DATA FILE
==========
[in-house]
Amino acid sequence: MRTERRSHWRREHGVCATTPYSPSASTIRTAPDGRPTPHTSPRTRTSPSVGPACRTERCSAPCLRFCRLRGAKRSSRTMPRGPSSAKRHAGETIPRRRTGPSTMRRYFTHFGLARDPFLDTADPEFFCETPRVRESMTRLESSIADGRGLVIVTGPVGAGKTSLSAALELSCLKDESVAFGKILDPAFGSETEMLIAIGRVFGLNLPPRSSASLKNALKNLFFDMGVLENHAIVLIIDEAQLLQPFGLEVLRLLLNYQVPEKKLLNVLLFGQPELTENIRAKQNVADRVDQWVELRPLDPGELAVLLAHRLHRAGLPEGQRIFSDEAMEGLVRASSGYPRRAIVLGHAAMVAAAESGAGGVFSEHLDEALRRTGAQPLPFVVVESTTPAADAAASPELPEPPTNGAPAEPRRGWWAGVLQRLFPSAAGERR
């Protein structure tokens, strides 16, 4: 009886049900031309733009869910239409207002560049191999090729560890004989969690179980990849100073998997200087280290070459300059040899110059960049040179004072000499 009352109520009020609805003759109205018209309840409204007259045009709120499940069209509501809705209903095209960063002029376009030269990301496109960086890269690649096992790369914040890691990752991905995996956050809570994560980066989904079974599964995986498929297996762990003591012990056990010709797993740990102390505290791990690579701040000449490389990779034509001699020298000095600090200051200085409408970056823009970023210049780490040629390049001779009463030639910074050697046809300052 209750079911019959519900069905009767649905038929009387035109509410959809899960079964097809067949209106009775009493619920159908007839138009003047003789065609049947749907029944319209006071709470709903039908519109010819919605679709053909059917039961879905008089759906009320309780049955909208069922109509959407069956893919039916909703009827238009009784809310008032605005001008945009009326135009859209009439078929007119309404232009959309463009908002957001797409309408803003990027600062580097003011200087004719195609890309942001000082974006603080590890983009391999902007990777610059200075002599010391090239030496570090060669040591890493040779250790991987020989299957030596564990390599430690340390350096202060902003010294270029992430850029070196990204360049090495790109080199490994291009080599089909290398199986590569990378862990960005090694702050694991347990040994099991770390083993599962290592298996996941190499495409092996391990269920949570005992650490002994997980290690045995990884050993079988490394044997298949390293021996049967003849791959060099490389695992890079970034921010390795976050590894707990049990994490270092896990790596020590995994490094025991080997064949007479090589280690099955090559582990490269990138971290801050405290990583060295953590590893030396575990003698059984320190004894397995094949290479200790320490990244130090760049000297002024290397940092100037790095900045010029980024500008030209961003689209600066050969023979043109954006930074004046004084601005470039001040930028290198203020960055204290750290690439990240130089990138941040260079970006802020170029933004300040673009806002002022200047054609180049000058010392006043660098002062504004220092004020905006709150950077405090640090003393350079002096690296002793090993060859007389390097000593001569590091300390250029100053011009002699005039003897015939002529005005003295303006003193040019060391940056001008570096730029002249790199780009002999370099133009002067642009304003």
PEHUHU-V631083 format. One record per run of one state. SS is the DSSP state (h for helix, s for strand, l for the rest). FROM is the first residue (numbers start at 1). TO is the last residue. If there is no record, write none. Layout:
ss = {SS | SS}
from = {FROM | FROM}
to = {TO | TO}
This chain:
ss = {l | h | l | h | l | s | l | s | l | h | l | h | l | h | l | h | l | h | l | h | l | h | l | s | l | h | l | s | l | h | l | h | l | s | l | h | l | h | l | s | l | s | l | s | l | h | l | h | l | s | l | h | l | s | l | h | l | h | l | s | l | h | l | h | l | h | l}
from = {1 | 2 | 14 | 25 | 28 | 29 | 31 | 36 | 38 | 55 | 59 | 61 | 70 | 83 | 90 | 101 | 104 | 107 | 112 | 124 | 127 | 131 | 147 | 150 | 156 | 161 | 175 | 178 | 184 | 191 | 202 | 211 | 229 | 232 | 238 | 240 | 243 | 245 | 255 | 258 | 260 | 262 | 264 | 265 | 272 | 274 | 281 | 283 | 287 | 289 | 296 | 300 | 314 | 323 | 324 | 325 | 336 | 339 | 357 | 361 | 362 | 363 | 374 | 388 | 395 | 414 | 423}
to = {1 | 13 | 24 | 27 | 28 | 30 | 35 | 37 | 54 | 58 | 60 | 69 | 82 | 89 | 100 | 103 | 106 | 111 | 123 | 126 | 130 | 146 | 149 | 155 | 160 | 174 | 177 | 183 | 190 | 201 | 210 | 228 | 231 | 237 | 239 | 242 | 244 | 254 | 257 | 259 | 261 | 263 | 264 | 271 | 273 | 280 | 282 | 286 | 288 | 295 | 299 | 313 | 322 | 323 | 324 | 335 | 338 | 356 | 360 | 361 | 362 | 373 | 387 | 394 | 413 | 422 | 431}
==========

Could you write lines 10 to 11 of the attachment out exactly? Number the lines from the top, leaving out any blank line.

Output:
from = {1 | 2 | 14 | 25 | 28 | 29 | 31 | 36 | 38 | 55 | 59 | 61 | 70 | 83 | 90 | 101 | 104 | 107 | 112 | 124 | 127 | 131 | 147 | 150 | 156 | 161 | 175 | 178 | 184 | 191 | 202 | 211 | 229 | 232 | 238 | 240 | 243 | 245 | 255 | 258 | 260 | 262 | 264 | 265 | 272 | 274 | 281 | 283 | 287 | 289 | 296 | 300 | 314 | 323 | 324 | 325 | 336 | 339 | 357 | 361 | 362 | 363 | 374 | 388 | 395 | 414 | 423}
to = {1 | 13 | 24 | 27 | 28 | 30 | 35 | 37 | 54 | 58 | 60 | 69 | 82 | 89 | 100 | 103 | 106 | 111 | 123 | 126 | 130 | 146 | 149 | 155 | 160 | 174 | 177 | 183 | 190 | 201 | 210 | 228 | 231 | 237 | 239 | 242 | 244 | 254 | 257 | 259 | 261 | 263 | 264 | 271 | 273 | 280 | 282 | 286 | 288 | 295 | 299 | 313 | 322 | 323 | 324 | 335 | 338 | 356 | 360 | 361 | 362 | 373 | 387 | 394 | 413 | 422 | 431}